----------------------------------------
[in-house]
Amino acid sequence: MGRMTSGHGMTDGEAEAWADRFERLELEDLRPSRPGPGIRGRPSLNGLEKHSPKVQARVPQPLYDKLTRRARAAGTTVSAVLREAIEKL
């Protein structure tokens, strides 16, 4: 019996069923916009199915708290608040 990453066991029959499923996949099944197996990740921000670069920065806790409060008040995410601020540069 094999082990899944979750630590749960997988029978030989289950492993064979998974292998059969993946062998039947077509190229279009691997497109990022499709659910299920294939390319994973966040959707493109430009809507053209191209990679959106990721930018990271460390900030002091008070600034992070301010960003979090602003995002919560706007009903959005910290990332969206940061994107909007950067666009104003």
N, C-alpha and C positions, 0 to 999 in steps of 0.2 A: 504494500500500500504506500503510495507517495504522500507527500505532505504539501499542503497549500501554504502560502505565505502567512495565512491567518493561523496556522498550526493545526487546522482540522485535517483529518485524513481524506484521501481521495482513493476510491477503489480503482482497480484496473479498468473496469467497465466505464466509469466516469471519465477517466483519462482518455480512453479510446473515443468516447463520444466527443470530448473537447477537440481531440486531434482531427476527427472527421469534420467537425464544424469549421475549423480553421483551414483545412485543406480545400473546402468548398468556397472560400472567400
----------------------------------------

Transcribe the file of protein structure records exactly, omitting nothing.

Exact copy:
[in-house]
Amino acid sequence: MGRMTSGHGMTDGEAEAWADRFERLELEDLRPSRPGPGIRGRPSLNGLEKHSPKVQARVPQPLYDKLTRRARAAGTTVSAVLREAIEKL
């Protein structure tokens, strides 16, 4: 019996069923916009199915708290608040 990453066991029959499923996949099944197996990740921000670069920065806790409060008040995410601020540069 094999082990899944979750630590749960997988029978030989289950492993064979998974292998059969993946062998039947077509190229279009691997497109990022499709659910299920294939390319994973966040959707493109430009809507053209191209990679959106990721930018990271460390900030002091008070600034992070301010960003979090602003995002919560706007009903959005910290990332969206940061994107909007950067666009104003």
N, C-alpha and C positions, 0 to 999 in steps of 0.2 A: 504494500500500500504506500503510495507517495504522500507527500505532505504539501499542503497549500501554504502560502505565505502567512495565512491567518493561523496556522498550526493545526487546522482540522485535517483529518485524513481524506484521501481521495482513493476510491477503489480503482482497480484496473479498468473496469467497465466505464466509469466516469471519465477517466483519462482518455480512453479510446473515443468516447463520444466527443470530448473537447477537440481531440486531434482531427476527427472527421469534420467537425464544424469549421475549423480553421483551414483545412485543406480545400473546402468548398468556397472560400472567400